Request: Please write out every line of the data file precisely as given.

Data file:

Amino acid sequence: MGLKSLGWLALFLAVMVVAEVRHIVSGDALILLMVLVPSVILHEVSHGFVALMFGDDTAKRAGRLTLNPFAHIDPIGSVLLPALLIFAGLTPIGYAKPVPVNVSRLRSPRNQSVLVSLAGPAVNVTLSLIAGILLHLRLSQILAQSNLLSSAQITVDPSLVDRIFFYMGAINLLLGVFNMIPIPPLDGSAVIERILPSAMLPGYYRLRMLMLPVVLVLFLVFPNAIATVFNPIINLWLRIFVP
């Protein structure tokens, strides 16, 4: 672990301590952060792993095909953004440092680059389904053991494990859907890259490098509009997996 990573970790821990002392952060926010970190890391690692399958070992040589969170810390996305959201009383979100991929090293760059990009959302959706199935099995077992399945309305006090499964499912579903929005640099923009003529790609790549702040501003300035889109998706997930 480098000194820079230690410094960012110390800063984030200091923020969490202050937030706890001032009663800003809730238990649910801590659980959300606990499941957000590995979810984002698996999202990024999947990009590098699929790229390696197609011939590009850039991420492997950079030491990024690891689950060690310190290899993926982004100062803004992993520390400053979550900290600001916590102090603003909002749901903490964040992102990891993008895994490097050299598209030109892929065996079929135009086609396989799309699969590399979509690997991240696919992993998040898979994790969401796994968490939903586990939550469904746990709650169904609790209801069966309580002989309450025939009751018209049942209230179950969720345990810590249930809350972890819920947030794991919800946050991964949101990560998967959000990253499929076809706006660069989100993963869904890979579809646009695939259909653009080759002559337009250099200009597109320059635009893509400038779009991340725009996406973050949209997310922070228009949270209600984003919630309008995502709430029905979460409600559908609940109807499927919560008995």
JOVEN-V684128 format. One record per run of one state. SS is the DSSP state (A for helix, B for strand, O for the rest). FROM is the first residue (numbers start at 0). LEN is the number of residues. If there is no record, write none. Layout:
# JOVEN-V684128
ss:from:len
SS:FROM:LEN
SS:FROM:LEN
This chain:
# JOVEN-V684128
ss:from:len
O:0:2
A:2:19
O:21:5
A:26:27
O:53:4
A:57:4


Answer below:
Amino acid sequence: MGLKSLGWLALFLAVMVVAEVRHIVSGDALILLMVLVPSVILHEVSHGFVALMFGDDTAKRAGRLTLNPFAHIDPIGSVLLPALLIFAGLTPIGYAKPVPVNVSRLRSPRNQSVLVSLAGPAVNVTLSLIAGILLHLRLSQILAQSNLLSSAQITVDPSLVDRIFFYMGAINLLLGVFNMIPIPPLDGSAVIERILPSAMLPGYYRLRMLMLPVVLVLFLVFPNAIATVFNPIINLWLRIFVP
């Protein structure tokens, strides 16, 4: 672990301590952060792993095909953004440092680059389904053991494990859907890259490098509009997996 990573970790821990002392952060926010970190890391690692399958070992040589969170810390996305959201009383979100991929090293760059990009959302959706199935099995077992399945309305006090499964499912579903929005640099923009003529790609790549702040501003300035889109998706997930 480098000194820079230690410094960012110390800063984030200091923020969490202050937030706890001032009663800003809730238990649910801590659980959300606990499941957000590995979810984002698996999202990024999947990009590098699929790229390696197609011939590009850039991420492997950079030491990024690891689950060690310190290899993926982004100062803004992993520390400053979550900290600001916590102090603003909002749901903490964040992102990891993008895994490097050299598209030109892929065996079929135009086609396989799309699969590399979509690997991240696919992993998040898979994790969401796994968490939903586990939550469904746990709650169904609790209801069966309580002989309450025939009751018209049942209230179950969720345990810590249930809350972890819920947030794991919800946050991964949101990560998967959000990253499929076809706006660069989100993963869904890979579809646009695939259909653009080759002559337009250099200009597109320059635009893509400038779009991340725009996406973050949209997310922070228009949270209600984003919630309008995502709430029905979460409600559908609940109807499927919560008995």
JOVEN-V684128 format. One record per run of one state. SS is the DSSP state (A for helix, B for strand, O for the rest). FROM is the first residue (numbers start at 0). LEN is the number of residues. If there is no record, write none. Layout:
# JOVEN-V684128
ss:from:len
SS:FROM:LEN
SS:FROM:LEN
This chain:
# JOVEN-V684128
ss:from:len
O:0:2
A:2:19
O:21:5
A:26:27
O:53:4
A:57:4